Saturday, January 10, 2009
in the era of fictions about fictions
Umberto Eco may have been among its theoreticians and Joan Fontcuberta one of many artists making full-blown art out of fictitious history, but for most Americans the website for The Blair Witch Project really popularized the concept of apparent reality created out of nothing but visually-convincing false documentation, providing an elaborately presented back story for a work of cinematic fiction that by itself was a rather slender production.
Lately, the concept of the acknowledged work of fiction accompanied by riddles with a real payoff has been revived, having been pioneered by Kit Williams' children's book Masquerade. The Da Vinci Code was one of many books that carried into the twentieth century the sort of solve-the-riddles-before-the-characters-do fiction from the nineteenth century that never went away completely (if you count the detective novel as part of the genre, but there it is the plot that is to be disentangled, not riddles intended as stumblingblocks rather than clues).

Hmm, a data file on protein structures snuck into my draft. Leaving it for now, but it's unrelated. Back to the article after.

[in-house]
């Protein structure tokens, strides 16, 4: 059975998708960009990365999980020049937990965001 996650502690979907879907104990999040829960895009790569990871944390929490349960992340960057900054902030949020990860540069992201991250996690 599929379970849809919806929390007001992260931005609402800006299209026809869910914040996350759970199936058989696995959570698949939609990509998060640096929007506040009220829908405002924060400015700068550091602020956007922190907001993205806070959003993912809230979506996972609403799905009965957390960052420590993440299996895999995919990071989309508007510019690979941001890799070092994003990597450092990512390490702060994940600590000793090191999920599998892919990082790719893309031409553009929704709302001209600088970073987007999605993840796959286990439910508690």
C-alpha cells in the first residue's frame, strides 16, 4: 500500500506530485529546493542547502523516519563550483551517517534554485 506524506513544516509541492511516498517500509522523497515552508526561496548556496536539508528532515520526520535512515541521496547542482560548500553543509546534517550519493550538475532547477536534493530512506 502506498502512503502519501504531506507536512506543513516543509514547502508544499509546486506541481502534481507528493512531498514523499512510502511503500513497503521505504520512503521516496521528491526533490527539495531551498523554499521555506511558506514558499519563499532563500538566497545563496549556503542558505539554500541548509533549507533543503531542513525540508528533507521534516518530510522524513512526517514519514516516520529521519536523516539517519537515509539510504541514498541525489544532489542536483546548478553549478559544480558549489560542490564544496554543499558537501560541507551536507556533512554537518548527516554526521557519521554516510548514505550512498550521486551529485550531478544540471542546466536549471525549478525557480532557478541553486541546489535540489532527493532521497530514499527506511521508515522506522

So Jay Wilson is right on time with "The Middle Chapters of O. M. Norling: The first half, what was left behind," currently at Jill Celeste Gallery and Palate Wine Bar through February 21. The fourteen paintings, signed O. M. Norling, are visual riddles, the first half of an oeuvre intended to be a message for someone (but who?), as the owner of the cleverly named Hölderlin Gallery observed in his notes and sketches from 1932, translated on the website and in signage in the gallery. Whether the Hölderlin clue is at all relevant, I can't say.
Other signage in the gallery / wine bar indicates that this is chapter 3 of the O. M. Norling saga, and that more chapters will be made available late in 2009, with exhibition to follow in 2010.
Details are available on www.omnorling.com and, were it not for the very real paintings hanging on the walls, one would think this a completely digital work of imagination. Where it is all going, and why, we shall see, if Wilson carries out his original plans and we live long enough.
The strategy has been insufficiently used over the years, and I hope the conceptual framework provides an adequate payoff for the patience involved.